And I learnt to be honest about my situation which often led to more efficient conversations and lots of empathy in many cases. I would work through e-mails in the evening more and take time back in the day if I needed. I still do this now sometimes although our situation is more covered now than the earlier years.
Has it made you a better dad?
I definitely feel like I am better dad and better person all round actually.
It’s been really hard at times with my children becoming jealous of my smartphone or laptop but it’s enabled me to see things my dad never saw such as drop off at school, messy breakfast times with banana and jam toast splattered over your iPad. Sometimes that means changing your tie three times in the same morning due to dribble from your one-year-old who you had to pick up while waiting for the nanny to arrive! But it’s worth it.
Being forced to juggle forced me to teach my children to learn the art of patience earlier than normal I guess. They might have to wait for their lunch until I finished an e-mail for example; then explaining to them the importance of work and what it means to our family values.
Has it made you a better employee?
Definitely! I feel that taking on children and work has expanded my mental capacity to handle high pressure situations as well as become more efficient in my work. I delegate more granular tasks and assign ownership to others more which empowers my team. This was through necessity at first which taught me about management in some ways.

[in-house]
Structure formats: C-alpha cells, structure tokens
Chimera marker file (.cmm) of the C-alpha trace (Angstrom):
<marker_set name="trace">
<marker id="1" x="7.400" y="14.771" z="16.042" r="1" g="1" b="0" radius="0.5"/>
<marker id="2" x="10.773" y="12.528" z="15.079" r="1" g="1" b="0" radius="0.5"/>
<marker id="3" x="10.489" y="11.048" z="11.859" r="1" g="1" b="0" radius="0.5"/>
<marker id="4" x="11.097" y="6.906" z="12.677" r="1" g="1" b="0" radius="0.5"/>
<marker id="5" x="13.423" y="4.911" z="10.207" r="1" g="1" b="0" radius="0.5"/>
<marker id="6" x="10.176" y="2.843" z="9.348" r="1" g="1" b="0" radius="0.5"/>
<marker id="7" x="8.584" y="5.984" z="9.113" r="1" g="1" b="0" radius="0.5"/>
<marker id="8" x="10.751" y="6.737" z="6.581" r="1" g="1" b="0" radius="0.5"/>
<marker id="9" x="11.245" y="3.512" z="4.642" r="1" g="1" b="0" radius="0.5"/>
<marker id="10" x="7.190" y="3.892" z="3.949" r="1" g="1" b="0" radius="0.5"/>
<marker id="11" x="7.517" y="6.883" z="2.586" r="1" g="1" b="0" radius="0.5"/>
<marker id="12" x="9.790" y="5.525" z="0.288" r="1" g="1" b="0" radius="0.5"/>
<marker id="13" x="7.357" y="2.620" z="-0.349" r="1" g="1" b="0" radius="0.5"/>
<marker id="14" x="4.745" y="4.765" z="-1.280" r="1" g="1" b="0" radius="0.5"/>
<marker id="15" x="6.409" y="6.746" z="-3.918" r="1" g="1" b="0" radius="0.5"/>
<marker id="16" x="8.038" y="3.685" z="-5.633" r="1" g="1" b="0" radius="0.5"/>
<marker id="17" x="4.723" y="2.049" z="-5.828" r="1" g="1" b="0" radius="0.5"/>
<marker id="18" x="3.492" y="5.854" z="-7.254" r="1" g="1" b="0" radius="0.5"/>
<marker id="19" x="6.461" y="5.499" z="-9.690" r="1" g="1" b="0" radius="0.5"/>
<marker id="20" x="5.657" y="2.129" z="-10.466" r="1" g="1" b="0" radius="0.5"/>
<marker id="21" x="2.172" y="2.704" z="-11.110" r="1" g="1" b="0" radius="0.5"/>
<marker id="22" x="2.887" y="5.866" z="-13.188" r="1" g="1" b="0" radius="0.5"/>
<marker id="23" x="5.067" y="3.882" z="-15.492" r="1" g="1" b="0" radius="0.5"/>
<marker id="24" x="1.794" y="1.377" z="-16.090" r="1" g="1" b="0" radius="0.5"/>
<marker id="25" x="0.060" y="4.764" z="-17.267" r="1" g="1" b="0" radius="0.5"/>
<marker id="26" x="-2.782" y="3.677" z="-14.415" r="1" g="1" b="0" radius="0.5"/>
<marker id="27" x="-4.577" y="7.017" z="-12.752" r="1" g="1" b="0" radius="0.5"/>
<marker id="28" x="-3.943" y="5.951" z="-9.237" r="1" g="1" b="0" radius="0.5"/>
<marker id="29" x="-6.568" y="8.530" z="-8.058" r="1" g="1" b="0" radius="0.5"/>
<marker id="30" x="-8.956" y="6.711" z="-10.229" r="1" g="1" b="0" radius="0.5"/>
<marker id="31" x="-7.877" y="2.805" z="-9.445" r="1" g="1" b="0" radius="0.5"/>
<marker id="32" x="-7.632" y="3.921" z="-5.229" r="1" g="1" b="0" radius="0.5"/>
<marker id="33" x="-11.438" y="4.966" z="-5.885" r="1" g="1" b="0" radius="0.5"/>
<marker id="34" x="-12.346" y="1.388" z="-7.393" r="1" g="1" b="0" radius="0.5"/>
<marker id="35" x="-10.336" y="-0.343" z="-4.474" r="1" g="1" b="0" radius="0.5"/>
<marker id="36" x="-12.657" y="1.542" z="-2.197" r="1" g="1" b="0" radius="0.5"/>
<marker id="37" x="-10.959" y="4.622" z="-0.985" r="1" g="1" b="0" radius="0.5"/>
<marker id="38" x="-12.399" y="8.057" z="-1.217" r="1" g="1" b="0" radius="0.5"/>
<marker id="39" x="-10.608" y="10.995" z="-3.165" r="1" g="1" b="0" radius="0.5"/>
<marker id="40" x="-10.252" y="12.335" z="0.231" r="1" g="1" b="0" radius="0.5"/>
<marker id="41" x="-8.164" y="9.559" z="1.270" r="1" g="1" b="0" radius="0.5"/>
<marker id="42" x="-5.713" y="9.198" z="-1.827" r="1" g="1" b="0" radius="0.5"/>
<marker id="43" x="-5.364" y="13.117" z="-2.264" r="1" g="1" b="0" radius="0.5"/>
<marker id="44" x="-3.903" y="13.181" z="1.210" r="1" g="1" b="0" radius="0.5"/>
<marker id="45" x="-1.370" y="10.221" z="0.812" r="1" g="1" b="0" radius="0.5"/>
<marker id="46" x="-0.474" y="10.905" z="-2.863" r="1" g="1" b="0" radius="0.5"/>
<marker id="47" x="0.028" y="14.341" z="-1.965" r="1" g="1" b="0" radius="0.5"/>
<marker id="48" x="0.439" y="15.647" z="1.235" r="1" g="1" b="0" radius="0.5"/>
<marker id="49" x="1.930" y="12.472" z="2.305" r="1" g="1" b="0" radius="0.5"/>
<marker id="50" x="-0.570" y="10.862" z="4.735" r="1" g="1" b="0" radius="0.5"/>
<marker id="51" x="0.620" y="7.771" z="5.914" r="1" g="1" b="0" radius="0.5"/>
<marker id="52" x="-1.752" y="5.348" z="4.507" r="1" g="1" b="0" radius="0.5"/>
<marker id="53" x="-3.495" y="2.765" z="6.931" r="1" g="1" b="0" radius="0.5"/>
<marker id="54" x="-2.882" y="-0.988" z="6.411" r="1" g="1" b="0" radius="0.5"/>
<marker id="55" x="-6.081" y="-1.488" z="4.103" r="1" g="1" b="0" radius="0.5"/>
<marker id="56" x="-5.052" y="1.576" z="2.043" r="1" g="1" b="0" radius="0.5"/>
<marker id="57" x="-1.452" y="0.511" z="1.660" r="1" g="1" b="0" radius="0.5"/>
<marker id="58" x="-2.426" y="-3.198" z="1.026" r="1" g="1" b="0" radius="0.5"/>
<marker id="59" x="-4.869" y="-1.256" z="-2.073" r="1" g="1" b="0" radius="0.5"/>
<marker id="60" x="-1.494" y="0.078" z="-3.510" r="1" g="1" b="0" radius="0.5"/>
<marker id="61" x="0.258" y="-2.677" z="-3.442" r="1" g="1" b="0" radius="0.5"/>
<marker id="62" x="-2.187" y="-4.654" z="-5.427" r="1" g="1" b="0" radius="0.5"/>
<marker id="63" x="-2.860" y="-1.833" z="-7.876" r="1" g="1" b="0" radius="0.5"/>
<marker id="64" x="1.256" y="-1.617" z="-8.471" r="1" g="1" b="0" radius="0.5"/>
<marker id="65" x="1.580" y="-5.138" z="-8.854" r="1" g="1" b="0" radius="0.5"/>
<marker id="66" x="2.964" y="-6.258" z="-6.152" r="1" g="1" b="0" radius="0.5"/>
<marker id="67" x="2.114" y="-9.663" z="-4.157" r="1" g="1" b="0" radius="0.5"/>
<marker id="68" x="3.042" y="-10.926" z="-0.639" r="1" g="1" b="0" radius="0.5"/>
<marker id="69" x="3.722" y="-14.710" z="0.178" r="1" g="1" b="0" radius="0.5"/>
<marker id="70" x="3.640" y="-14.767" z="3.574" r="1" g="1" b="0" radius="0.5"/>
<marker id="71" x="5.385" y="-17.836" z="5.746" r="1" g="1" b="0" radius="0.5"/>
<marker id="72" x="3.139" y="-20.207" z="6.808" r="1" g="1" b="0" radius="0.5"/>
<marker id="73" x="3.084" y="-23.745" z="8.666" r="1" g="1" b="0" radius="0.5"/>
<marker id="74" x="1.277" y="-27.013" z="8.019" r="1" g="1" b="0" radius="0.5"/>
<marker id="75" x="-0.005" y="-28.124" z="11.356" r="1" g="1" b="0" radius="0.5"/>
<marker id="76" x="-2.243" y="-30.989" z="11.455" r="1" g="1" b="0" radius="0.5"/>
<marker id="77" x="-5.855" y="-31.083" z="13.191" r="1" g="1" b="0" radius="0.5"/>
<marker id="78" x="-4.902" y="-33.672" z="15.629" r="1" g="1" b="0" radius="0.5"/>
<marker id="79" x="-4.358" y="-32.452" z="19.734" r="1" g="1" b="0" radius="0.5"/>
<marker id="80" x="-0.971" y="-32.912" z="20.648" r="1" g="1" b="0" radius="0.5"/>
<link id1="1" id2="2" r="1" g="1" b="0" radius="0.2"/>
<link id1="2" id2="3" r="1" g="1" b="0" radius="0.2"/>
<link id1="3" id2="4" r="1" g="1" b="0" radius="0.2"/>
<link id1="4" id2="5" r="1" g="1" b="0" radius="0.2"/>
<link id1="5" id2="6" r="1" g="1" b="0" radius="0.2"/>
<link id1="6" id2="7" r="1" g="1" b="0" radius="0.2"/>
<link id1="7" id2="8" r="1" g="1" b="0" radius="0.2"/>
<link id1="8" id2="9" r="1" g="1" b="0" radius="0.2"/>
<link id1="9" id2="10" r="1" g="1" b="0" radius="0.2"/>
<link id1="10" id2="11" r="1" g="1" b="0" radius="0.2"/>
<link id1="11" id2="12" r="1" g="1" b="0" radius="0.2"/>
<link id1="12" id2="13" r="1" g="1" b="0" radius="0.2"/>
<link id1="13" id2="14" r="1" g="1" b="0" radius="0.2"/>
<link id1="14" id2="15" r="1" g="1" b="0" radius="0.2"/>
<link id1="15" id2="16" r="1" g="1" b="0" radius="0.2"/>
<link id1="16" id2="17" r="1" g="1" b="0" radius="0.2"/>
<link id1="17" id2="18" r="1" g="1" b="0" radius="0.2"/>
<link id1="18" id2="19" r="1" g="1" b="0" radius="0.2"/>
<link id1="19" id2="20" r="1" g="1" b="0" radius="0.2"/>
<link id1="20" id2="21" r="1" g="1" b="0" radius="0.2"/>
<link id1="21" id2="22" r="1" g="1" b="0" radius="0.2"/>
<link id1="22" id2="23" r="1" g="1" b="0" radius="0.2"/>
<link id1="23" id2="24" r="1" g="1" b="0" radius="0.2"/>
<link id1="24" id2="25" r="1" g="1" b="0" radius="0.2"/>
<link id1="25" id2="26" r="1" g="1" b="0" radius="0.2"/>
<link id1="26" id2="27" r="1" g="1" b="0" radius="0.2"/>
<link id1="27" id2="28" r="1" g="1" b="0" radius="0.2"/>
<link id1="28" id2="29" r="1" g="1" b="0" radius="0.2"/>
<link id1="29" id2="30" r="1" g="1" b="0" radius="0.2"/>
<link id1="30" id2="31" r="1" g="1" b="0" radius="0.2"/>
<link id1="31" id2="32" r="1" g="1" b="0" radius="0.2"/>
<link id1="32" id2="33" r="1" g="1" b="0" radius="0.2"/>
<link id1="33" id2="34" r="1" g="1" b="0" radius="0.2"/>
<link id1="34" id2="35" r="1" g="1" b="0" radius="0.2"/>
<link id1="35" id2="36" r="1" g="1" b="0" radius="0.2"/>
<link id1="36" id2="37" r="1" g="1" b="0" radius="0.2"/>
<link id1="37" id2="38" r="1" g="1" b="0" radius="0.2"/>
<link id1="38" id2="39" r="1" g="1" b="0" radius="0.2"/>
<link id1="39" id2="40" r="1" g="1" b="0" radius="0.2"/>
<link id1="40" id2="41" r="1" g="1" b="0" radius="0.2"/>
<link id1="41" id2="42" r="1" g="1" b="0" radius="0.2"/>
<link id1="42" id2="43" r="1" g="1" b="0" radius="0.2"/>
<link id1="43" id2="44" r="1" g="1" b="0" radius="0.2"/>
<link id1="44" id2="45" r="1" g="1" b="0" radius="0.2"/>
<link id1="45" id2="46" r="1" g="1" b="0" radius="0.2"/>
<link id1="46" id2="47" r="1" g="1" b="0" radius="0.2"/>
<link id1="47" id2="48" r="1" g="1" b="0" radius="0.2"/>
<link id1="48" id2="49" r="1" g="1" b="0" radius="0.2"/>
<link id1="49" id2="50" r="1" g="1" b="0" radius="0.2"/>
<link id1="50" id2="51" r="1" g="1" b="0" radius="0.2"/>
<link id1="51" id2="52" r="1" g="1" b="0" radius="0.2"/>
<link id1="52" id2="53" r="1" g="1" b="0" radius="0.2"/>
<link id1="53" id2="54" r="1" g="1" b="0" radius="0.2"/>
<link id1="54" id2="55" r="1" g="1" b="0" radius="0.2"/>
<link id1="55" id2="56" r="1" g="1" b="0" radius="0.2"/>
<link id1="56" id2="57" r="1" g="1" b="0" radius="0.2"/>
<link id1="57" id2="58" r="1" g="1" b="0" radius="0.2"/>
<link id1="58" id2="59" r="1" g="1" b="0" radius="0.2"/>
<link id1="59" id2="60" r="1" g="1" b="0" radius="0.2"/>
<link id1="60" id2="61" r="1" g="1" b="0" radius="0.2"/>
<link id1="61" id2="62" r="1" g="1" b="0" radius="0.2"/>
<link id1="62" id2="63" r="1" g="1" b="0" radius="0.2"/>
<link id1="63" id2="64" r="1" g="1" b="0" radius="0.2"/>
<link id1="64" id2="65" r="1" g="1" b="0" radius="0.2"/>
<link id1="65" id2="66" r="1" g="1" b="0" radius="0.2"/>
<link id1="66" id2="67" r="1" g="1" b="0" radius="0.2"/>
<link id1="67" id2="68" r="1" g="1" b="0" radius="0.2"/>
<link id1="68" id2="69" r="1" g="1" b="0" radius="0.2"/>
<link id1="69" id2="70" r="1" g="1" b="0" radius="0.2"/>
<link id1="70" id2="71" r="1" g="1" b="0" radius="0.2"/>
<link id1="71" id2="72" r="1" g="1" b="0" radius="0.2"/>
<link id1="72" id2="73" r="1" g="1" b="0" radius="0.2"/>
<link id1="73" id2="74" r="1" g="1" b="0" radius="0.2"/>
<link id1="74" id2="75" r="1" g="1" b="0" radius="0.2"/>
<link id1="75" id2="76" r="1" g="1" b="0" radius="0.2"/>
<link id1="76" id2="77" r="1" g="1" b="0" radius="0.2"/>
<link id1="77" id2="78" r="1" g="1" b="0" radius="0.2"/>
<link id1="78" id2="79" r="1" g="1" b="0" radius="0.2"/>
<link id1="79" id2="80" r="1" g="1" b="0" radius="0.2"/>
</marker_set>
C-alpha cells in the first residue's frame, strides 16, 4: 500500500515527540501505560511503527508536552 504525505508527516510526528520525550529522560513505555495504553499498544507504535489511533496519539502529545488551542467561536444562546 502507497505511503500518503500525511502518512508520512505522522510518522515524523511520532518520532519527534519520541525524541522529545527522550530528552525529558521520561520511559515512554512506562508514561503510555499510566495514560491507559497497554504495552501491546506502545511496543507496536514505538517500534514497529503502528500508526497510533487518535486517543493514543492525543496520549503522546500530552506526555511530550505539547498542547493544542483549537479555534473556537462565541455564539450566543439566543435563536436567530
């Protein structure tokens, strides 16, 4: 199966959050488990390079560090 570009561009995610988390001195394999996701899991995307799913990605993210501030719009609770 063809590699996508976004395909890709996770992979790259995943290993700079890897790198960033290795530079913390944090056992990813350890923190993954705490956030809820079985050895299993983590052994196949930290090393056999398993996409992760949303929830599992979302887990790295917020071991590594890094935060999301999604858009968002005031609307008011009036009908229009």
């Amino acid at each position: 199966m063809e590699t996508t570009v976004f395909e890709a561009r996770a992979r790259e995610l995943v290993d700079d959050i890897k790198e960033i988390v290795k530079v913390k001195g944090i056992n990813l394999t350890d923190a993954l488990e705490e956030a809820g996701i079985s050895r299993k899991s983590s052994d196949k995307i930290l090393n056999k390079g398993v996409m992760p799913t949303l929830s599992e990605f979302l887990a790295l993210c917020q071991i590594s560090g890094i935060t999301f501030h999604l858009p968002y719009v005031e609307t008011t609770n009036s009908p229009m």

Any drawbacks or hiccups that needed to be addressed?
One of the most difficult situations has been my initial expectations of my role as dad and the role of my wife as mum.
I grew up with my mum at home looking after us kids. All the dinners and al the washing was done by my mum at all times. We never had any childcare growing up and I definitely never went to nursery.
Then all of a sudden we are thrown into a world where my wife is back to work after three months and the household responsibilities are completely different to what we were used to when growing up 20 years ago. It takes lots of compromise and a big mind-shift to understand each other’s challenges. But it’s important to stick together no matter what.
With hindsight I would definitely share the challenges more with your work colleagues and management especially as Schneider has become a much more accepting environment for this way of working.
When things become difficult try and retain perspective and don’t allow yourself to think you are letting anyone down – people are more capable of coping without you than you first expected. The world still turns and the sun comes up no matter how badly you may have handled a certain situation or how late you might have been due to a childcare drama!
Advice for anyone else considering working flexibly?
Be willing to show lots of compromise and open your mind to different ways to overcome your challenges. Perspective is crucial and enjoy the messy moments – this is the greatest show in LIFE at its best after all and you have a front row seat at the stadium!